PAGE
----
Sustainable Transportation Energy Pathways (STEPS), Plug-In Hybrid & Electric Vehicle Research Center, National Center for Sustainable Transportation
Available online at: https://escholarship.org/uc/item/1w3836d3
Turrentine, Thomas S., Scott Hardman, Dahlia Garas (2018) Steering the Electric Vehicle Transition to Sustainability. Institute of Transportation Studies, University of California, Davis, Research Report UCD-ITS-RR-18-31
To achieve carbon reduction goals for 2040 and 2050, plug-in electric vehicle (PEV) policy must be worldwide and involve multi-decade policy programs. One policy is a broadening commitment to ending fossil fuels for light-duty vehicles; this will solidify the direction and accelerate investments in zero emission vehicles (ZEVs) and decapitalization of internal combustion drivetrain production so as to enable the climate driven timetable of the transition. Another proposed policy is up to two decades of financial signals to buyers and producers, sized to keep the market tilted toward PEVs while production costs decline. Additional privileges in road, parking and electricity systems are needed to attract more conservative segments of buyers and sellers. PEV manufacturers could commit to at least three generations of PEV design, and investment and product rollout into all market segments and vehicle designs. Outreach and education campaigns lasting through those three generations of potential consumers could also be implemented, including leveraging the enthusiastic desire of the first few million buyers to educate coworkers and neighbors. Inclusion of energy transitions in the education system is also necessary. The retail sector, primarily dealers included in the policy, could also have education and incentive programs. Efforts of OEMs, governments and power companies could be coordinated to meet charging needs and wants of the expanding market. This will need to include the greening of the grid and integration of PEVs in the system optimization of renewables.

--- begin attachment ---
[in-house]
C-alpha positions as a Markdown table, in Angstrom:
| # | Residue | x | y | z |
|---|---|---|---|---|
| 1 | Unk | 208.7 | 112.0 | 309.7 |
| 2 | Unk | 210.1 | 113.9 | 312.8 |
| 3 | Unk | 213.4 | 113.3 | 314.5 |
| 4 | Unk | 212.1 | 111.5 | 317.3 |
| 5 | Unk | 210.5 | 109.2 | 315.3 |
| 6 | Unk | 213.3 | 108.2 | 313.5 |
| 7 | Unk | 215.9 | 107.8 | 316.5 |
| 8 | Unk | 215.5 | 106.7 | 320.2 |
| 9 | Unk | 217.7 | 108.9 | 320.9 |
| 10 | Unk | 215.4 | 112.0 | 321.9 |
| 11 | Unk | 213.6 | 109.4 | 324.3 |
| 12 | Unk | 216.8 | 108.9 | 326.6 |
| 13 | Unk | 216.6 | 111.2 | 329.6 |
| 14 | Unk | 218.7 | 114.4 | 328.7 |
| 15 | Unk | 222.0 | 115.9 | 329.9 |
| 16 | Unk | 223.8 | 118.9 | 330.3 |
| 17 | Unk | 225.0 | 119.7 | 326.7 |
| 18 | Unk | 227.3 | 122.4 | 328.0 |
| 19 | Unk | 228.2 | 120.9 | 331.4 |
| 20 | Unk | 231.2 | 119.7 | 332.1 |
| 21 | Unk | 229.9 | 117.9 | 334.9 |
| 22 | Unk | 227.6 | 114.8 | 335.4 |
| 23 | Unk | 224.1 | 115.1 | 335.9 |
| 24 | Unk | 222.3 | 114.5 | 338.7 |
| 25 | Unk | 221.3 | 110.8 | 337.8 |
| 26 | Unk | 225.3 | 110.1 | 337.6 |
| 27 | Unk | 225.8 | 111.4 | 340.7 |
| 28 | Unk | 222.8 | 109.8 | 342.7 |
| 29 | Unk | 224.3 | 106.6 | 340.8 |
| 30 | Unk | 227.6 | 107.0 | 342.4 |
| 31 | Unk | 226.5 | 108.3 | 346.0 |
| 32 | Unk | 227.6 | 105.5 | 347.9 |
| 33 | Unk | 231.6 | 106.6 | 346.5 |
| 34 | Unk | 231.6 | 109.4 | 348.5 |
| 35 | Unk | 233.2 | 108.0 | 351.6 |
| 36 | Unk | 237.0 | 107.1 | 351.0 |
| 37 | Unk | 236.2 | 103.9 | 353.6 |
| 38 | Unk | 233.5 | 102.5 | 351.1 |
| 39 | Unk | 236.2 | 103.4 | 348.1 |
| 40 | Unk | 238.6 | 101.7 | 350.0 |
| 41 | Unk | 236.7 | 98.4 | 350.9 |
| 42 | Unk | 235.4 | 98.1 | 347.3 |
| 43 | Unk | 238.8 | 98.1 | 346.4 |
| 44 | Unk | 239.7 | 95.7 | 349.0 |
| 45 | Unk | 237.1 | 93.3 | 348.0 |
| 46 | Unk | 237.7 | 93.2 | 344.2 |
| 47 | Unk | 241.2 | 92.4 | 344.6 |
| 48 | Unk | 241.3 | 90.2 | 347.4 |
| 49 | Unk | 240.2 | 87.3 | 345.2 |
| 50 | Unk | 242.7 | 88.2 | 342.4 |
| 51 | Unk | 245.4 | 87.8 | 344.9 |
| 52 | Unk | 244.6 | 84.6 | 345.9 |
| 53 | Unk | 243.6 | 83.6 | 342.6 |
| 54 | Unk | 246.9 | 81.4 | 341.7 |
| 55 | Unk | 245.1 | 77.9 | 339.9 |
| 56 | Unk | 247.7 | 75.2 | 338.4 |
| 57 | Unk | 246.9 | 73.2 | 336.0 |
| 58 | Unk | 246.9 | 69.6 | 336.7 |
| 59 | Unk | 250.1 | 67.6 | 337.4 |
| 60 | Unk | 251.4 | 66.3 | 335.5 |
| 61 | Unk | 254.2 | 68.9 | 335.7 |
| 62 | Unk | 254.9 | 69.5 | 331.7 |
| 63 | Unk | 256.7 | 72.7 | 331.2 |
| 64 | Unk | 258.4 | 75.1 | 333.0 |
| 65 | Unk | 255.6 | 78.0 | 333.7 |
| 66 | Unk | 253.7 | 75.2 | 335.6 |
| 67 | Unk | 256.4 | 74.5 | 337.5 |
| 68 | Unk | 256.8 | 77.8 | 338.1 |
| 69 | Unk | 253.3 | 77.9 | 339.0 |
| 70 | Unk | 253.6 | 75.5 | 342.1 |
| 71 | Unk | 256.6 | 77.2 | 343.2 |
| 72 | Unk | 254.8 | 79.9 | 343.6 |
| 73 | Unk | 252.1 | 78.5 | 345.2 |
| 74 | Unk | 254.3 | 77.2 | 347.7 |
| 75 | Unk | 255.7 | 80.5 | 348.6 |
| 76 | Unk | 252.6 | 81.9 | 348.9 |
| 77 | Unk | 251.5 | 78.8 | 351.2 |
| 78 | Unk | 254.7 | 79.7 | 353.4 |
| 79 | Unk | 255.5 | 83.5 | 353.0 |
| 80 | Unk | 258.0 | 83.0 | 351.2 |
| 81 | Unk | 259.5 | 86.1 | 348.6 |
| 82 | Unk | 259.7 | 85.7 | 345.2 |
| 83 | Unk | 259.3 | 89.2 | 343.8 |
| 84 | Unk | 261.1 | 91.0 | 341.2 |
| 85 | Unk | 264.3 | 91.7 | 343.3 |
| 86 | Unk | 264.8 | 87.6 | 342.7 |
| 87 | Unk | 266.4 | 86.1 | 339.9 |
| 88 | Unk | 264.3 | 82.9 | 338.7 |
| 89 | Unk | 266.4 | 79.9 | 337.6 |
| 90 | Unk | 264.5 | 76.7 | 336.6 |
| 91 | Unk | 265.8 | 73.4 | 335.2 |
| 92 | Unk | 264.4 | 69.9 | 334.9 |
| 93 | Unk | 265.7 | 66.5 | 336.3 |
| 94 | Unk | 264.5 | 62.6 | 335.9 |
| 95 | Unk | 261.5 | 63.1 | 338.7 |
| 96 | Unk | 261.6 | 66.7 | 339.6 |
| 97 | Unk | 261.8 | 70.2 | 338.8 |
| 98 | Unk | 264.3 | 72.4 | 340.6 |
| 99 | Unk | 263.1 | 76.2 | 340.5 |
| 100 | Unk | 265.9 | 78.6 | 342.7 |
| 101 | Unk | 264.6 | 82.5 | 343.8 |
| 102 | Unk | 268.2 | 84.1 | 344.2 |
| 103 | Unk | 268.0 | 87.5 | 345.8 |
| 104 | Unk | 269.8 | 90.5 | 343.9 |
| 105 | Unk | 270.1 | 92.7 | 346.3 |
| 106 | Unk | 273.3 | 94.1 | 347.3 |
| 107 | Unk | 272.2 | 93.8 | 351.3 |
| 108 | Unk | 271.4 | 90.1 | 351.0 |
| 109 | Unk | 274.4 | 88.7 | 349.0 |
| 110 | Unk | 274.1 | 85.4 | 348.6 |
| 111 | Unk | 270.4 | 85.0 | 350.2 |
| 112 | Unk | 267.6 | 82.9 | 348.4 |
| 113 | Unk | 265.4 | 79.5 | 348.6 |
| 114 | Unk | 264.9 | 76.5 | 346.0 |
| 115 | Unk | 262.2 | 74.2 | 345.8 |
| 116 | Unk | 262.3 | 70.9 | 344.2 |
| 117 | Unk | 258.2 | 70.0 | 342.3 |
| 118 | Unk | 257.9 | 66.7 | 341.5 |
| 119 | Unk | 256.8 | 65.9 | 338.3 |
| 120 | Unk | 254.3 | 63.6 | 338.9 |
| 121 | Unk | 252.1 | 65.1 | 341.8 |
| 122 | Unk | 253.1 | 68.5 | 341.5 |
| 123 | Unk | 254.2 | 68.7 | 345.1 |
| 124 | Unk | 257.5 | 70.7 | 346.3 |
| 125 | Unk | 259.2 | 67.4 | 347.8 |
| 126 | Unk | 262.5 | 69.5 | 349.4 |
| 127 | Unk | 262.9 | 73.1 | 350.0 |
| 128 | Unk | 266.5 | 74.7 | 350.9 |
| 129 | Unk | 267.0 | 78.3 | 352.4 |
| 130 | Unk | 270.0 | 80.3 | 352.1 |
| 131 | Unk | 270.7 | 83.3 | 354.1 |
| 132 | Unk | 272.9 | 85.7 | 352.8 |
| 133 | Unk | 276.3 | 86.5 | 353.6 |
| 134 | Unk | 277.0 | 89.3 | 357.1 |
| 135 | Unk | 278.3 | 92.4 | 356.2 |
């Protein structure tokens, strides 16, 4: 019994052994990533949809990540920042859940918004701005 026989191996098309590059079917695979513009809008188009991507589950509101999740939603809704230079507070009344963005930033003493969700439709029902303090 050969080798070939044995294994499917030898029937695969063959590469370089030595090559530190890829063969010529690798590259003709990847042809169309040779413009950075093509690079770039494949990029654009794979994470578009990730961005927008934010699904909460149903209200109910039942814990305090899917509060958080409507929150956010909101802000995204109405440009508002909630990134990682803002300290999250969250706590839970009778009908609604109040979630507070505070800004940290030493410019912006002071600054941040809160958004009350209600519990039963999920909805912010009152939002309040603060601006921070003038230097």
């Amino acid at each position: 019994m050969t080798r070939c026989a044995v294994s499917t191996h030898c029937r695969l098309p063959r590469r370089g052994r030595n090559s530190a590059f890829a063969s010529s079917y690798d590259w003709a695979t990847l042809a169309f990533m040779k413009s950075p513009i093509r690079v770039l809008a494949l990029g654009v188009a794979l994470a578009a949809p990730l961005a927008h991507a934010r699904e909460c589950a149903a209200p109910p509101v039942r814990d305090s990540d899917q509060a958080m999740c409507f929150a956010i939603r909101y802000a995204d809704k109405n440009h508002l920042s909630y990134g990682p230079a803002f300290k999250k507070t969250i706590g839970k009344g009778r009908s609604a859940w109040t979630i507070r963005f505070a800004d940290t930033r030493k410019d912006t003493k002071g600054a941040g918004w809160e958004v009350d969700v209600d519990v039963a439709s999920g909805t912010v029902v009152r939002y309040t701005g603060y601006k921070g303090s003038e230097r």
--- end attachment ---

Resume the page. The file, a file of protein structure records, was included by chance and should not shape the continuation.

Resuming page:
Key words: zero emission vehicles, electric vehicles, education, incentives, policy